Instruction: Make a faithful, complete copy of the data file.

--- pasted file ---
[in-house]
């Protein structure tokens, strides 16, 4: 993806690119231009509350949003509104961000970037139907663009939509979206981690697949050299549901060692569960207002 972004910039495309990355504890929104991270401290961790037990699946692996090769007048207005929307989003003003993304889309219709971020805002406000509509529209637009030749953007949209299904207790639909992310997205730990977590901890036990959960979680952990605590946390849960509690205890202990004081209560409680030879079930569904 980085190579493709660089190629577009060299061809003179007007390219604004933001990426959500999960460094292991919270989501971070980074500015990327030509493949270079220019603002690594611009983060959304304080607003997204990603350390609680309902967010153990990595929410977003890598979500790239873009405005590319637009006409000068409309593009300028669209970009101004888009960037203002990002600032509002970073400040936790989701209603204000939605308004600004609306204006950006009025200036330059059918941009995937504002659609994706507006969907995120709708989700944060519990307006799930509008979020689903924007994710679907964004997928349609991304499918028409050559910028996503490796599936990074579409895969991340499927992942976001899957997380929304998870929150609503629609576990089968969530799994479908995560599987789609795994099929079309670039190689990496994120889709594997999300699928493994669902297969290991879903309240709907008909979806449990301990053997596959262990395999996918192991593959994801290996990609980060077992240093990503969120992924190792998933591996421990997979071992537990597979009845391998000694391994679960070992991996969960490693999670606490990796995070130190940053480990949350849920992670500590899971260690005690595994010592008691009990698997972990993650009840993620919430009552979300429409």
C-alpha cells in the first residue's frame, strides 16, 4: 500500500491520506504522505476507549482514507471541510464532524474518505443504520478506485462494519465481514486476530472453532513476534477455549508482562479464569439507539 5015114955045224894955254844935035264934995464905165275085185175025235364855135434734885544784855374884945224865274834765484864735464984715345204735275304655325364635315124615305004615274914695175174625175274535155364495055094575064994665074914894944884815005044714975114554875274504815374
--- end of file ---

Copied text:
[in-house]
């Protein structure tokens, strides 16, 4: 993806690119231009509350949003509104961000970037139907663009939509979206981690697949050299549901060692569960207002 972004910039495309990355504890929104991270401290961790037990699946692996090769007048207005929307989003003003993304889309219709971020805002406000509509529209637009030749953007949209299904207790639909992310997205730990977590901890036990959960979680952990605590946390849960509690205890202990004081209560409680030879079930569904 980085190579493709660089190629577009060299061809003179007007390219604004933001990426959500999960460094292991919270989501971070980074500015990327030509493949270079220019603002690594611009983060959304304080607003997204990603350390609680309902967010153990990595929410977003890598979500790239873009405005590319637009006409000068409309593009300028669209970009101004888009960037203002990002600032509002970073400040936790989701209603204000939605308004600004609306204006950006009025200036330059059918941009995937504002659609994706507006969907995120709708989700944060519990307006799930509008979020689903924007994710679907964004997928349609991304499918028409050559910028996503490796599936990074579409895969991340499927992942976001899957997380929304998870929150609503629609576990089968969530799994479908995560599987789609795994099929079309670039190689990496994120889709594997999300699928493994669902297969290991879903309240709907008909979806449990301990053997596959262990395999996918192991593959994801290996990609980060077992240093990503969120992924190792998933591996421990997979071992537990597979009845391998000694391994679960070992991996969960490693999670606490990796995070130190940053480990949350849920992670500590899971260690005690595994010592008691009990698997972990993650009840993620919430009552979300429409």
C-alpha cells in the first residue's frame, strides 16, 4: 500500500491520506504522505476507549482514507471541510464532524474518505443504520478506485462494519465481514486476530472453532513476534477455549508482562479464569439507539 5015114955045224894955254844935035264934995464905165275085185175025235364855135434734885544784855374884945224865274834765484864735464984715345204735275304655325364635315124615305004615274914695175174625175274535155364495055094575064994665074914894944884815005044714975114554875274504815374